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What if I am employing someone in Ireland to work for me?

Section 18 highlights some of the issues to be considered re Brexit with regards to the movement of people.

In general terms, if your business is based in Northern Ireland and employs an Irish resident to carry out duties in Ireland, a PAYE scheme must be operated in Ireland and you, as the employer, are required to register and account for PAYE/PRSI contributions in Ireland.

Bear in mind that if you employ someone in Ireland to work for you, that employee can avail of rights under Irish Employment legislation. Specific legal advice should be taken with regard to the employment contract. While Ireland and Northern Ireland employment legislation are broadly similar, there are specific areas where the legislation differs between the two jurisdictions e.g. redundancy payments.

This is a complex area, which has been further complicated by a tightening of the rules by the Irish Revenue Commissioners. If a Northern Ireland employer, who does not have a permanent or deemed permanent establishment in Ireland, is sending UK resident employees into Ireland to work and they spend more than 183 days per year working in Ireland, those employees must be on an Irish payroll.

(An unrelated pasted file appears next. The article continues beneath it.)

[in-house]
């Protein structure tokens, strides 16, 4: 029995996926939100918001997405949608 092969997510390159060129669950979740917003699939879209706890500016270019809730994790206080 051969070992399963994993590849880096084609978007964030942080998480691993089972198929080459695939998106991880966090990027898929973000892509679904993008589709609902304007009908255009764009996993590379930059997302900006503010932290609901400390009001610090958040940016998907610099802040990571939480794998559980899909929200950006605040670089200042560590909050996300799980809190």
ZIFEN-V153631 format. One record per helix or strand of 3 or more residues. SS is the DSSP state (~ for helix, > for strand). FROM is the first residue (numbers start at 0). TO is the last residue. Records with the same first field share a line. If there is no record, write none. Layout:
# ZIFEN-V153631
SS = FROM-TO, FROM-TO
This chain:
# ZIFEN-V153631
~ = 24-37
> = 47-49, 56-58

Where a Northern Ireland employer has UK resident employees working in Ireland for more than 60 days the Northern Ireland employer must register for Irish payroll. There is no requirement to operate Irish payroll where certain conditions are met (e.g. employee taxed in UK, employees carry out their duties in Ireland for less than 183 days, etc.). The employer should also seek clearance from Revenue Commissioners within 21 days from employee taking duties in RoI.

Please note that where the UK business has a permanent establishment (or deemed establishment) Irish PAYE must be operated even if the employee only works for one day in Ireland. The 183 day rule does not apply in this instance.

The UK employer must continue to operate UK PAYE in respect of any payments made to the employee during the period they work in Ireland if this period is less than a year. The employer may then give a credit against the UK PAYE due for the lower of the two taxes i.e. Irish PAYE v UK PAYE. Irish PRSI will not apply in this instance if an A1 certificate is granted to continue paying NIC in the UK. However, if the employee is spending most of their time abroad over a period of a year or more, then HM Revenue & Customs may allow them to use special PAYE arrangements whereby they would get relief from UK tax.

This could result in employees receiving less takehome pay than they would if their salary was only subject to the Northern Ireland/UK PAYE system. This is likely to cause great complications and labour relations problems for Northern Ireland employers whose employees are regularly assigned to work in Ireland. For this reason, you are strongly advised to consult your professional adviser if these rules are likely to impact upon your business.

As Ireland have introduced a new statutory residence test, employees who exceed 183 days in Ireland may need to take separate advice in respect of their overall tax position.

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